Pinter at the Pinter Five: The Room, Victoria Station and Family Voices

Harold Pinter
The Jamie Lloyd Company
Harold Pinter Theatre

Jane Horrocks Credit: Marc Brenner
Nicholas Woodeson Rupert Graves Credit: Marc Brenner
Luke Thallon Credit: Marc Brenner

Pinter at the Pinter Five is a two-hour-long program that consists of three relatively short plays directed by Patrick Marber. At the heart of each is mystery and obfuscation with very little clarity, underlying metaphor as important as what is stated at surface level.

The Room

The longest play, which was written in 1957, largely centres on Jane Horrocks. She grasps the attention, delivering an impressively nuanced performance as the nervous, befuddled Mrs Hudd. Indeed, for the whole of the long opening scene and most of the rest of the play, Rupert Graves as her husband literally does not utter a word.

Instead, he listens to her rabbiting on about the other occupants of what is obviously a large but decrepit house.

Her thoughts are illuminated to an extent by a series of visitors. First, there is Nicholas Woodeson’s vague, Irish Mr Kidd, apparently the owner, although this proposition is thrown into doubt by subsequent conversations.

A young couple, the Sands are next on the scene, arguing with each other as they inform their hostess that a room in the house is available, raising in her a spectre of fear.

Lastly, a blind man arrives, seemingly intent on uncovering a mysterious past with devastating consequences.

Putting everything together and trying to come to a reasonable conclusion about either the playwright’s intentions or the underlying meaning could prove challenging for any viewer.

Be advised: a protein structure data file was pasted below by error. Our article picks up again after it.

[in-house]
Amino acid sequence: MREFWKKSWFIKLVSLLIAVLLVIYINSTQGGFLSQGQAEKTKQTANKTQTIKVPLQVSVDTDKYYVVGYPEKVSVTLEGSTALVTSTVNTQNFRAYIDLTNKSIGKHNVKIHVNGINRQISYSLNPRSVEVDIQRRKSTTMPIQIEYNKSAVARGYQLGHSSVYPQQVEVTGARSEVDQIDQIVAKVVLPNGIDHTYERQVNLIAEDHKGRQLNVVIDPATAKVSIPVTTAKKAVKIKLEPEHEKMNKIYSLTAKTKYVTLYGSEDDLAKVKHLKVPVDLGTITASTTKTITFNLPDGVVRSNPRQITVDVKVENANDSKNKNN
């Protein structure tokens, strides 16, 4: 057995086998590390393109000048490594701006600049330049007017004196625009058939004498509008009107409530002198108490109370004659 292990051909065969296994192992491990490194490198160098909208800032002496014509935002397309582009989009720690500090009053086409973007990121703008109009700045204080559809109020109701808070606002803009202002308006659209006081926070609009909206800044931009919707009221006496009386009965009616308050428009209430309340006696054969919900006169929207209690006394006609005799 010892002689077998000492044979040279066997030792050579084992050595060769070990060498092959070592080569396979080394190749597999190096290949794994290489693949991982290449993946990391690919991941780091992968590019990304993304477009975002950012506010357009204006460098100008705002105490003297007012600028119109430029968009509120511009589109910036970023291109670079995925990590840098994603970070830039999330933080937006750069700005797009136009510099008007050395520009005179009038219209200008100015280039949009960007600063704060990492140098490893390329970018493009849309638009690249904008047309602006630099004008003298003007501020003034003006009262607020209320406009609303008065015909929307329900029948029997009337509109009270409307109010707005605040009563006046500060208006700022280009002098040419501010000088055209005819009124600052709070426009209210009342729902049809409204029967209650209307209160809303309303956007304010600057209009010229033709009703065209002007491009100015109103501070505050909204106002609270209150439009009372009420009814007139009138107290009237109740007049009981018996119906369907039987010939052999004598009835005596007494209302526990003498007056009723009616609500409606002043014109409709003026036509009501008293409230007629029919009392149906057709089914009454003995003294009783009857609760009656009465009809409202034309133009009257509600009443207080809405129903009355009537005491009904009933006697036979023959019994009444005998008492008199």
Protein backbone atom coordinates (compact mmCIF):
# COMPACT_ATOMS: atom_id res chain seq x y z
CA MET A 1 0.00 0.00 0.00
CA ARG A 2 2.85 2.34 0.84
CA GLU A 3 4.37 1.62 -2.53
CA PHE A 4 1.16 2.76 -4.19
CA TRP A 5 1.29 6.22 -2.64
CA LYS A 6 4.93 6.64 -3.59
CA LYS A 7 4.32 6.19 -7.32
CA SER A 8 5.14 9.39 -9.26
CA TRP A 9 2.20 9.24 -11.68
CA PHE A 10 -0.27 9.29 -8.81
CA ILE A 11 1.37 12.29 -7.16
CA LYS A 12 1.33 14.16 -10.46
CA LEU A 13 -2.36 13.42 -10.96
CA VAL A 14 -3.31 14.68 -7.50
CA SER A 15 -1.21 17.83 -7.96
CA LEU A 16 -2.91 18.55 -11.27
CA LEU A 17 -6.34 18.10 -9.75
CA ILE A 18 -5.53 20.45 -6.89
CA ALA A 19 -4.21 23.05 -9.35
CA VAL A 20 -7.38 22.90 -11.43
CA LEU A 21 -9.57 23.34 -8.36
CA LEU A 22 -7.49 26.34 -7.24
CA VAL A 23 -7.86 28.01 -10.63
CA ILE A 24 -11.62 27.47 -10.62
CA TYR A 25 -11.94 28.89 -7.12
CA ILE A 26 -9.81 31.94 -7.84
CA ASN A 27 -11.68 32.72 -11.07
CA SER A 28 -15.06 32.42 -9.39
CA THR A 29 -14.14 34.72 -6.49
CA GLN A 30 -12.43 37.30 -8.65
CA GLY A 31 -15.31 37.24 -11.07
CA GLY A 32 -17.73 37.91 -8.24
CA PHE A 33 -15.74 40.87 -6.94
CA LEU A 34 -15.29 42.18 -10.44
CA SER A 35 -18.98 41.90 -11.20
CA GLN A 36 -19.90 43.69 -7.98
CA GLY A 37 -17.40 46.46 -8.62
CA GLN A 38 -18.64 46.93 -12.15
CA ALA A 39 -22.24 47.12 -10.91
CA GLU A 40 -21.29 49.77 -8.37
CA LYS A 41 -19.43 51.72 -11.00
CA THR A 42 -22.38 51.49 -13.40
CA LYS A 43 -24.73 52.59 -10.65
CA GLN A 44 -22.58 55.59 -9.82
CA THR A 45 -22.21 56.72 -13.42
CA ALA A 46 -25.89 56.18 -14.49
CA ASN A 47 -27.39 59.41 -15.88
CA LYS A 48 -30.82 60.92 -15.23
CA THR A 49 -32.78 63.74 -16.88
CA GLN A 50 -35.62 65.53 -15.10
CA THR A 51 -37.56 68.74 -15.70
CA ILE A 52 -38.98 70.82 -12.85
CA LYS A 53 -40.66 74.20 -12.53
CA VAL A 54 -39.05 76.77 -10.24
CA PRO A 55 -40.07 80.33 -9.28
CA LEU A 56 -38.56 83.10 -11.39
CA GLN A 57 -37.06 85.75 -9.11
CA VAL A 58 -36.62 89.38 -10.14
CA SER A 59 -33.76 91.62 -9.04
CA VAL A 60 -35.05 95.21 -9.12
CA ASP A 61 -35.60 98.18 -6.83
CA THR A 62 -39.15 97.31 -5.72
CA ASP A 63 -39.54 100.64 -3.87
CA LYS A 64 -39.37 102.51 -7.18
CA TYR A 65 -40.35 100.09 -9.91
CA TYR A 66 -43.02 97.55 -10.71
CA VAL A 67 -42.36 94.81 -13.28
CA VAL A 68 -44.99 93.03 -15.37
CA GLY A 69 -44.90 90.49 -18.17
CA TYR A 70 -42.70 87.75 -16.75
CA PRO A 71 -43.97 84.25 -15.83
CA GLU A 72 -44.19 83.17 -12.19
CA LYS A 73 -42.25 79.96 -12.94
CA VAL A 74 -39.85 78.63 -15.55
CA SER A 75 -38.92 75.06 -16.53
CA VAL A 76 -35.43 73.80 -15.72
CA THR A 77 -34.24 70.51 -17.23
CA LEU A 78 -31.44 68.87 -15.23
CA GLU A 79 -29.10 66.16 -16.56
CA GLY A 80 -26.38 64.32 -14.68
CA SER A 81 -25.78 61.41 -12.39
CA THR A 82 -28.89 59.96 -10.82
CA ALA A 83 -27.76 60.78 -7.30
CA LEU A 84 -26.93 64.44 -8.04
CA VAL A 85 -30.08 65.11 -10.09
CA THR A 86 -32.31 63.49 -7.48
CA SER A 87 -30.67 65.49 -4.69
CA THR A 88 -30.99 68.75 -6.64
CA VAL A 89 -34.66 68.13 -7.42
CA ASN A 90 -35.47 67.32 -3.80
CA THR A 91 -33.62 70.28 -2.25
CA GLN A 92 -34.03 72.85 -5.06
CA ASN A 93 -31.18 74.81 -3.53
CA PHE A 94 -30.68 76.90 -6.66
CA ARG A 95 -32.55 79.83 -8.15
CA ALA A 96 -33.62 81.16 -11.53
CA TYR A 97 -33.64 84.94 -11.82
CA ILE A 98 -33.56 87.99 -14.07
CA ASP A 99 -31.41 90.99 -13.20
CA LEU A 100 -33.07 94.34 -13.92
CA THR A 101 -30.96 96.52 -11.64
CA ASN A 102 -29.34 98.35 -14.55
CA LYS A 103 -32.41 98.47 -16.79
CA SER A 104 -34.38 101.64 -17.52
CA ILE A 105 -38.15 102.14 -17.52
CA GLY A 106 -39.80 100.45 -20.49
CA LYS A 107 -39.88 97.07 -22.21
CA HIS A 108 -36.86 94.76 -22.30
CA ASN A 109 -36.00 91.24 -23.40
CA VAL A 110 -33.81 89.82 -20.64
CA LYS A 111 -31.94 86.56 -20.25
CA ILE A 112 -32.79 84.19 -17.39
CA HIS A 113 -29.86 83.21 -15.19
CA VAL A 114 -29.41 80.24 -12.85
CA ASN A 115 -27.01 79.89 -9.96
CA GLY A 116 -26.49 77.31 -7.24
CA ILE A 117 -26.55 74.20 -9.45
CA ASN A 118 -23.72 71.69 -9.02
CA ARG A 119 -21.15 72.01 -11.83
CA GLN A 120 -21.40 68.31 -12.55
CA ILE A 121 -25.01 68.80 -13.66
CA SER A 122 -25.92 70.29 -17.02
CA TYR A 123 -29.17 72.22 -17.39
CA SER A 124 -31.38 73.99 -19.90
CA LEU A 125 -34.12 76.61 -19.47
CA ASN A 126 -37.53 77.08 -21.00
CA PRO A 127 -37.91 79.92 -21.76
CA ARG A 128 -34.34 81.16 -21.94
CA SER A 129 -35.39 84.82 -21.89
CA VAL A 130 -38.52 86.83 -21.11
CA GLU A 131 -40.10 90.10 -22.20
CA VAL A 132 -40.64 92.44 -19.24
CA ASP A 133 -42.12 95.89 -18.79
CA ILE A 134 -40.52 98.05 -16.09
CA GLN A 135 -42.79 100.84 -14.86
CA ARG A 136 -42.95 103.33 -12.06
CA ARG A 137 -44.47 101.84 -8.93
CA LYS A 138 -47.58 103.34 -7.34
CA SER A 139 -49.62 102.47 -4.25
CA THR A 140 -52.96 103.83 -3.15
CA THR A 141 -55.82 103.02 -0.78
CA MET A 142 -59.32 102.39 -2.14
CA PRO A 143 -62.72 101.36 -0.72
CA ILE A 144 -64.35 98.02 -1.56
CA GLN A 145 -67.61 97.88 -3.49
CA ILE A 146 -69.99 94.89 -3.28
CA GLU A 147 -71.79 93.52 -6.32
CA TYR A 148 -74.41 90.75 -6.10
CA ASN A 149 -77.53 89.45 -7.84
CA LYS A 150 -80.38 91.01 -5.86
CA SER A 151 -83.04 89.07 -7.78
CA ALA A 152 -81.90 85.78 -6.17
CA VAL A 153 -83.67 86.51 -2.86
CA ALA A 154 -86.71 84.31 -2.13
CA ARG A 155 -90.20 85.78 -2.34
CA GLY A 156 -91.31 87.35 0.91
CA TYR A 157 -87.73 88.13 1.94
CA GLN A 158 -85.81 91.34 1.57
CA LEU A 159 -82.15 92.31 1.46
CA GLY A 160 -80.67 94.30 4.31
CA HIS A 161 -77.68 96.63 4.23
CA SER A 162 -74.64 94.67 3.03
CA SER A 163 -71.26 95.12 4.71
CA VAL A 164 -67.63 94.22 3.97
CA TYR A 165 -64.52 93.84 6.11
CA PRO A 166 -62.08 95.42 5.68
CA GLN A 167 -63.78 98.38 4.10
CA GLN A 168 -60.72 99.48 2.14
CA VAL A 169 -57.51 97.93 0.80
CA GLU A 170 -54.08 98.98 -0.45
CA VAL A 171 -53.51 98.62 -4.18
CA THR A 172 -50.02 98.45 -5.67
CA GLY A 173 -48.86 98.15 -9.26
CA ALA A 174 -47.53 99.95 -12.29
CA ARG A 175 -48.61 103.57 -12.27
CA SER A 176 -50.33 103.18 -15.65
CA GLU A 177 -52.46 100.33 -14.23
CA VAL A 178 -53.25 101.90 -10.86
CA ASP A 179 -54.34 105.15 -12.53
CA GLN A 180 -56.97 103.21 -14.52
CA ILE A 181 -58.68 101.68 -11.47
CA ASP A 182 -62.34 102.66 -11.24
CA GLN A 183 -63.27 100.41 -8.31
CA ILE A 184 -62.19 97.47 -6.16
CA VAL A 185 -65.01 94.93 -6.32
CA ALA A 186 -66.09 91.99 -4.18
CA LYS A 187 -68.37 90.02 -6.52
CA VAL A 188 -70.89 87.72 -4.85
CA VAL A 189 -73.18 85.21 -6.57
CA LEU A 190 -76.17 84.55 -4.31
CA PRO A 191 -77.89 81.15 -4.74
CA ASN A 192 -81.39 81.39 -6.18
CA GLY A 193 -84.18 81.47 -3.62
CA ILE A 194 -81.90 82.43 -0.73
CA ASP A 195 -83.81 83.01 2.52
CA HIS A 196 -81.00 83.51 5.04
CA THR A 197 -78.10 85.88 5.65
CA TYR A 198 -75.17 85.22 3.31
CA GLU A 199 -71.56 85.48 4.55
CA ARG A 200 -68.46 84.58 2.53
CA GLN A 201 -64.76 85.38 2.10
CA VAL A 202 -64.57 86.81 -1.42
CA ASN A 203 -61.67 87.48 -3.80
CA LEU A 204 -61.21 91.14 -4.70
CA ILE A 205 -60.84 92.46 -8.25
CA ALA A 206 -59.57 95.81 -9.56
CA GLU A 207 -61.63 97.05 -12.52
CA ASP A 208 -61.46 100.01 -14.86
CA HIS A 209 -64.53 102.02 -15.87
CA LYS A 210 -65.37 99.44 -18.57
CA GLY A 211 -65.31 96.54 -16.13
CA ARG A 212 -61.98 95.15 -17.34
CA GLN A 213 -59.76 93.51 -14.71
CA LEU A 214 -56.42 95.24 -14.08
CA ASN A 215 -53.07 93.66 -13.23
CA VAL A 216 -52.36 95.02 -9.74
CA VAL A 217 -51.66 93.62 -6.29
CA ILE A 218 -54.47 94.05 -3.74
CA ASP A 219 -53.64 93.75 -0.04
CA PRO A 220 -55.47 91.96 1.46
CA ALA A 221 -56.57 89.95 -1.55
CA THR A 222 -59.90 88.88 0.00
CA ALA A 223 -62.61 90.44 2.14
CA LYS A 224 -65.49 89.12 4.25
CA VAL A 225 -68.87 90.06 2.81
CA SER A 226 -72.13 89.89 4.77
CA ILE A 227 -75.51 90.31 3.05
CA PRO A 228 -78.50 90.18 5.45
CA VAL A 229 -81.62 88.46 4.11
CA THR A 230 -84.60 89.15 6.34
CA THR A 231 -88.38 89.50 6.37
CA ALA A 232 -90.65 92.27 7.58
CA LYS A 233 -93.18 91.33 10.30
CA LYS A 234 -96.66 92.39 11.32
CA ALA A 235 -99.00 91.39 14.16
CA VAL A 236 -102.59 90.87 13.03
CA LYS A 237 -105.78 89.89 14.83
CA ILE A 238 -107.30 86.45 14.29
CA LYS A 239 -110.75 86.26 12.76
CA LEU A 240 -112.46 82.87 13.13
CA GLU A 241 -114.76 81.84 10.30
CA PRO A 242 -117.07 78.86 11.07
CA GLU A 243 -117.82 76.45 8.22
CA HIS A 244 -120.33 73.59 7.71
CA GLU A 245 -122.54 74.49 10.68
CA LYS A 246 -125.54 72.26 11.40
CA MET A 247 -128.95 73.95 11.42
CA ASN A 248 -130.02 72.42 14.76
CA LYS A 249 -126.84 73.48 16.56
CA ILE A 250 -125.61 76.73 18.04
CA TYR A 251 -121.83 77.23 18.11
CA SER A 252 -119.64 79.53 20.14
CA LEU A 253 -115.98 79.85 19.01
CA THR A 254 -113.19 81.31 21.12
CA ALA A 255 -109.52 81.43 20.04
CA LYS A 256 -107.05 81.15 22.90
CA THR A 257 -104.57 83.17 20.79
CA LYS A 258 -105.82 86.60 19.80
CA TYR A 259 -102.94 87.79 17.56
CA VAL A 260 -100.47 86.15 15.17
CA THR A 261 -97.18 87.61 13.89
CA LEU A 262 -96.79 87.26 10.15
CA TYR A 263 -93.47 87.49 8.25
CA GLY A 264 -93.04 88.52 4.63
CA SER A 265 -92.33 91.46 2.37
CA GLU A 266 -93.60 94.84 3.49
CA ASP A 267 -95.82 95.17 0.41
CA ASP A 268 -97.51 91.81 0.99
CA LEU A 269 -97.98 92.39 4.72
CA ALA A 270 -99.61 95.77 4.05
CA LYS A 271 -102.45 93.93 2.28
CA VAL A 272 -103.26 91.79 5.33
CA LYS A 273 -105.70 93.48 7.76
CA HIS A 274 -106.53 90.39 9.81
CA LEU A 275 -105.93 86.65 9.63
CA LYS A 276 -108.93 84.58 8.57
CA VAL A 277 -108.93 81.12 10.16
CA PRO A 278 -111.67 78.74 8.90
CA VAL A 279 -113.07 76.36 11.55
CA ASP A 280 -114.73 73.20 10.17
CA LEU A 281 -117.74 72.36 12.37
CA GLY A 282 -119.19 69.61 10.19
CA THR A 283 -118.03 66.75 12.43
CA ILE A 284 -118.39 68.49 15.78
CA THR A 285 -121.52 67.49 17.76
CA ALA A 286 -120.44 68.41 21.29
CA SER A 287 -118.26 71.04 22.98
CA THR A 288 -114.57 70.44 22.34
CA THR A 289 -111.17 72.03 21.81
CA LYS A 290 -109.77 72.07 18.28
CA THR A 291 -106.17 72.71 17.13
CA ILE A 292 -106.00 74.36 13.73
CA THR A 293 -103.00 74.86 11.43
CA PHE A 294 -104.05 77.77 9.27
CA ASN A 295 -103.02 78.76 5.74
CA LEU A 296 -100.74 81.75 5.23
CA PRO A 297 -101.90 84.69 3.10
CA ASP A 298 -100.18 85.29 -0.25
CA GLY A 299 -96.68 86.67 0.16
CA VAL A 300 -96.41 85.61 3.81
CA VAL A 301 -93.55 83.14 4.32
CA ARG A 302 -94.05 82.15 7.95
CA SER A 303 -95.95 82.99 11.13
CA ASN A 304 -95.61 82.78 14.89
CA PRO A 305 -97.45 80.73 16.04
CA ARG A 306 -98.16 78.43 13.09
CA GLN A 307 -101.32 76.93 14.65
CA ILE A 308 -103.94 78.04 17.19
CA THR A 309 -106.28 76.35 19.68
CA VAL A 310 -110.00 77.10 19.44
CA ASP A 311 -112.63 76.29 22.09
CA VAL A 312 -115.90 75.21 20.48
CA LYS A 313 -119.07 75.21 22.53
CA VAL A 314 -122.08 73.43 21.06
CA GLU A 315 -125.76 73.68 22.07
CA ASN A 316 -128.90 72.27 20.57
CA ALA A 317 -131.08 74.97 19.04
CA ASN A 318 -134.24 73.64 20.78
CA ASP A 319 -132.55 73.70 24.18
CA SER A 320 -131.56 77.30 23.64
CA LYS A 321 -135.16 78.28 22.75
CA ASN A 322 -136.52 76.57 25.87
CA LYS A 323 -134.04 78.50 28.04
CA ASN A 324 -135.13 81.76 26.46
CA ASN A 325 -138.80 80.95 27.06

Victoria Station

This two-hander from 1982 benefits from strong performances by Rupert Graves as a taxi driver and Colin McFarlane, his West Indian controller.

What should be a simple interaction lasting seconds, as the cabbie is offered a lucrative job, turns into a typical Pinterest nightmare. On one side, the controller becomes increasingly angry at the indifference of his lackadaisical colleague. On the other, the man in the driver’s seat shows unexpected ignorance about the London landscape, his job and the person trying to do him a favour.

Depending upon your point of view, this is either a light or a dark comedy but there is certainly welcome humour involved as the pair enters into increasingly absurd conversation.

Family Voices

The third and final section of the evening started life as a radio play and is largely epistolary, as a young man, played with somewhat sinister charm by Luke Thallon, vocalises a letter to his mother, who responds.

The man’s narrative consists of lengthy quasi-erotic tales about his current home in its unlikely familial group of inhabitants, observed almost as if by a naturalist rather than a guest.

Jane Horrocks as the mother writes letters that act as non sequiturs, informing her son of the death of his father. Writing into the ether, she becomes increasingly frustrated at his perceived silence.

This mysterious comedy is illuminated by the efforts of these two actors, supported by Rupert Graves, in another story that might as easily be interpreted by a team of psychologists as theatregoers.

Reviewer: Philip Fisher

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